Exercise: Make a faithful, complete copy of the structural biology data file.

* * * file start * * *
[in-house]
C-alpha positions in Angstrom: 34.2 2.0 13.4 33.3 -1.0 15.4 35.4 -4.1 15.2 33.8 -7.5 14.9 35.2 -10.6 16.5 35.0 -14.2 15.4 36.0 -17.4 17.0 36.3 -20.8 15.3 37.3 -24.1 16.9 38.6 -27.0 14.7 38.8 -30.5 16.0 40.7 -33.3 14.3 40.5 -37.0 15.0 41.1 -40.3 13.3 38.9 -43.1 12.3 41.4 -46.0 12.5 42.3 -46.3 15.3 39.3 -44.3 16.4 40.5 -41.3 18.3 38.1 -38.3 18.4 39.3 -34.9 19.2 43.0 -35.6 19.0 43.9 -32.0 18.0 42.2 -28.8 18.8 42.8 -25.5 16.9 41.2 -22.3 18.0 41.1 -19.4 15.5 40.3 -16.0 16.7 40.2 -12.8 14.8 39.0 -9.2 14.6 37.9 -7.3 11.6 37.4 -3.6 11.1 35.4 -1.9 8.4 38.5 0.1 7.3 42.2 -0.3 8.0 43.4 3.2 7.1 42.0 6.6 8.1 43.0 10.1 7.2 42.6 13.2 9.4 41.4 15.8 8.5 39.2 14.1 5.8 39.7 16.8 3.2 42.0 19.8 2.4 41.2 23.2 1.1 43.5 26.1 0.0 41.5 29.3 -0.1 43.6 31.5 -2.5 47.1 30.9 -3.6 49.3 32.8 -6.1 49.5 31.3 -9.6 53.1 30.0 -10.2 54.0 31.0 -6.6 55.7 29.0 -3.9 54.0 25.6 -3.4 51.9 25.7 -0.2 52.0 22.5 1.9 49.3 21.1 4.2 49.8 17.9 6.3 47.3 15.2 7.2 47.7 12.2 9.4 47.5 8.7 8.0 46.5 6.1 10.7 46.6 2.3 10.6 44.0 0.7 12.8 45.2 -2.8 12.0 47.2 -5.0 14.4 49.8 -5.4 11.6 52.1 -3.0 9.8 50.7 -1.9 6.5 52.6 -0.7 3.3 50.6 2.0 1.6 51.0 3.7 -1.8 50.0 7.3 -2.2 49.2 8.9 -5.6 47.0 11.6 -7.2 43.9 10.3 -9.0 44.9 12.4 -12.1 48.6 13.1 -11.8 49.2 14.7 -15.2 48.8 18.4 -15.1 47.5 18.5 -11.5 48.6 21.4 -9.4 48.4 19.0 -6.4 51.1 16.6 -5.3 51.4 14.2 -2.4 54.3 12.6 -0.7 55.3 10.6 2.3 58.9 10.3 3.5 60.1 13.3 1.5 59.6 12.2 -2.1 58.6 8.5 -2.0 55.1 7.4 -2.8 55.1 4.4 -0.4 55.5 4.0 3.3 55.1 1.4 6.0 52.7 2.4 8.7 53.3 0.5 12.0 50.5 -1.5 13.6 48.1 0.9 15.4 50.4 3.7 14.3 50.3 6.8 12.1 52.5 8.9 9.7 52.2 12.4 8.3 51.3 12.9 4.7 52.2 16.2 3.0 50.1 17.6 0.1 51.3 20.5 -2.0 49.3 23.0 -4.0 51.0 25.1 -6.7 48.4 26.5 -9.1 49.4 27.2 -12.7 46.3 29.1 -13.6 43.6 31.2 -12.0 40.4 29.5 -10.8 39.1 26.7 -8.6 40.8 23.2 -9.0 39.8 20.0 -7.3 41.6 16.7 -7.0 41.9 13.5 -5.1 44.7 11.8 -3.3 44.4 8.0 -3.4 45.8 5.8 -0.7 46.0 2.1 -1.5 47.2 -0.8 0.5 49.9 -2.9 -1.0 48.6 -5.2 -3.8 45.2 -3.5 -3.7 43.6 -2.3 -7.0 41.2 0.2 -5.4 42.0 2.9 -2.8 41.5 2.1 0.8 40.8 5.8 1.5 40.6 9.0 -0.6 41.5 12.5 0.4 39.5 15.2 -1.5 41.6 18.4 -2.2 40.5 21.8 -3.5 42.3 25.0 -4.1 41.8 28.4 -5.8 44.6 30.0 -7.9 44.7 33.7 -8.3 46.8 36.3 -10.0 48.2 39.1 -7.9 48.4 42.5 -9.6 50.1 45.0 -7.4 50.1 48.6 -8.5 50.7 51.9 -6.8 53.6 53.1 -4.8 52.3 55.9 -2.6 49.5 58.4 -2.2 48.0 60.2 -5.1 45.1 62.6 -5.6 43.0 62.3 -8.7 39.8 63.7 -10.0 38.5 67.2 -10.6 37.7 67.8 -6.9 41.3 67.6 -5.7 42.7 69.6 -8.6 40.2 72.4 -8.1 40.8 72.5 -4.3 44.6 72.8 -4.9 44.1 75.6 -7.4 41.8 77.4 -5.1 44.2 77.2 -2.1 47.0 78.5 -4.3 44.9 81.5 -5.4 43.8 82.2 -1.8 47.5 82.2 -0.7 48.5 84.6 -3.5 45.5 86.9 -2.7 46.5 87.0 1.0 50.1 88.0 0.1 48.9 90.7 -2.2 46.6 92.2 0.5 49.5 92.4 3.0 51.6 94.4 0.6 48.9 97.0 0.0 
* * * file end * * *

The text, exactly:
[in-house]
C-alpha positions in Angstrom: 34.2 2.0 13.4 33.3 -1.0 15.4 35.4 -4.1 15.2 33.8 -7.5 14.9 35.2 -10.6 16.5 35.0 -14.2 15.4 36.0 -17.4 17.0 36.3 -20.8 15.3 37.3 -24.1 16.9 38.6 -27.0 14.7 38.8 -30.5 16.0 40.7 -33.3 14.3 40.5 -37.0 15.0 41.1 -40.3 13.3 38.9 -43.1 12.3 41.4 -46.0 12.5 42.3 -46.3 15.3 39.3 -44.3 16.4 40.5 -41.3 18.3 38.1 -38.3 18.4 39.3 -34.9 19.2 43.0 -35.6 19.0 43.9 -32.0 18.0 42.2 -28.8 18.8 42.8 -25.5 16.9 41.2 -22.3 18.0 41.1 -19.4 15.5 40.3 -16.0 16.7 40.2 -12.8 14.8 39.0 -9.2 14.6 37.9 -7.3 11.6 37.4 -3.6 11.1 35.4 -1.9 8.4 38.5 0.1 7.3 42.2 -0.3 8.0 43.4 3.2 7.1 42.0 6.6 8.1 43.0 10.1 7.2 42.6 13.2 9.4 41.4 15.8 8.5 39.2 14.1 5.8 39.7 16.8 3.2 42.0 19.8 2.4 41.2 23.2 1.1 43.5 26.1 0.0 41.5 29.3 -0.1 43.6 31.5 -2.5 47.1 30.9 -3.6 49.3 32.8 -6.1 49.5 31.3 -9.6 53.1 30.0 -10.2 54.0 31.0 -6.6 55.7 29.0 -3.9 54.0 25.6 -3.4 51.9 25.7 -0.2 52.0 22.5 1.9 49.3 21.1 4.2 49.8 17.9 6.3 47.3 15.2 7.2 47.7 12.2 9.4 47.5 8.7 8.0 46.5 6.1 10.7 46.6 2.3 10.6 44.0 0.7 12.8 45.2 -2.8 12.0 47.2 -5.0 14.4 49.8 -5.4 11.6 52.1 -3.0 9.8 50.7 -1.9 6.5 52.6 -0.7 3.3 50.6 2.0 1.6 51.0 3.7 -1.8 50.0 7.3 -2.2 49.2 8.9 -5.6 47.0 11.6 -7.2 43.9 10.3 -9.0 44.9 12.4 -12.1 48.6 13.1 -11.8 49.2 14.7 -15.2 48.8 18.4 -15.1 47.5 18.5 -11.5 48.6 21.4 -9.4 48.4 19.0 -6.4 51.1 16.6 -5.3 51.4 14.2 -2.4 54.3 12.6 -0.7 55.3 10.6 2.3 58.9 10.3 3.5 60.1 13.3 1.5 59.6 12.2 -2.1 58.6 8.5 -2.0 55.1 7.4 -2.8 55.1 4.4 -0.4 55.5 4.0 3.3 55.1 1.4 6.0 52.7 2.4 8.7 53.3 0.5 12.0 50.5 -1.5 13.6 48.1 0.9 15.4 50.4 3.7 14.3 50.3 6.8 12.1 52.5 8.9 9.7 52.2 12.4 8.3 51.3 12.9 4.7 52.2 16.2 3.0 50.1 17.6 0.1 51.3 20.5 -2.0 49.3 23.0 -4.0 51.0 25.1 -6.7 48.4 26.5 -9.1 49.4 27.2 -12.7 46.3 29.1 -13.6 43.6 31.2 -12.0 40.4 29.5 -10.8 39.1 26.7 -8.6 40.8 23.2 -9.0 39.8 20.0 -7.3 41.6 16.7 -7.0 41.9 13.5 -5.1 44.7 11.8 -3.3 44.4 8.0 -3.4 45.8 5.8 -0.7 46.0 2.1 -1.5 47.2 -0.8 0.5 49.9 -2.9 -1.0 48.6 -5.2 -3.8 45.2 -3.5 -3.7 43.6 -2.3 -7.0 41.2 0.2 -5.4 42.0 2.9 -2.8 41.5 2.1 0.8 40.8 5.8 1.5 40.6 9.0 -0.6 41.5 12.5 0.4 39.5 15.2 -1.5 41.6 18.4 -2.2 40.5 21.8 -3.5 42.3 25.0 -4.1 41.8 28.4 -5.8 44.6 30.0 -7.9 44.7 33.7 -8.3 46.8 36.3 -10.0 48.2 39.1 -7.9 48.4 42.5 -9.6 50.1 45.0 -7.4 50.1 48.6 -8.5 50.7 51.9 -6.8 53.6 53.1 -4.8 52.3 55.9 -2.6 49.5 58.4 -2.2 48.0 60.2 -5.1 45.1 62.6 -5.6 43.0 62.3 -8.7 39.8 63.7 -10.0 38.5 67.2 -10.6 37.7 67.8 -6.9 41.3 67.6 -5.7 42.7 69.6 -8.6 40.2 72.4 -8.1 40.8 72.5 -4.3 44.6 72.8 -4.9 44.1 75.6 -7.4 41.8 77.4 -5.1 44.2 77.2 -2.1 47.0 78.5 -4.3 44.9 81.5 -5.4 43.8 82.2 -1.8 47.5 82.2 -0.7 48.5 84.6 -3.5 45.5 86.9 -2.7 46.5 87.0 1.0 50.1 88.0 0.1 48.9 90.7 -2.2 46.6 92.2 0.5 49.5 92.4 3.0 51.6 94.4 0.6 48.9 97.0 0.0 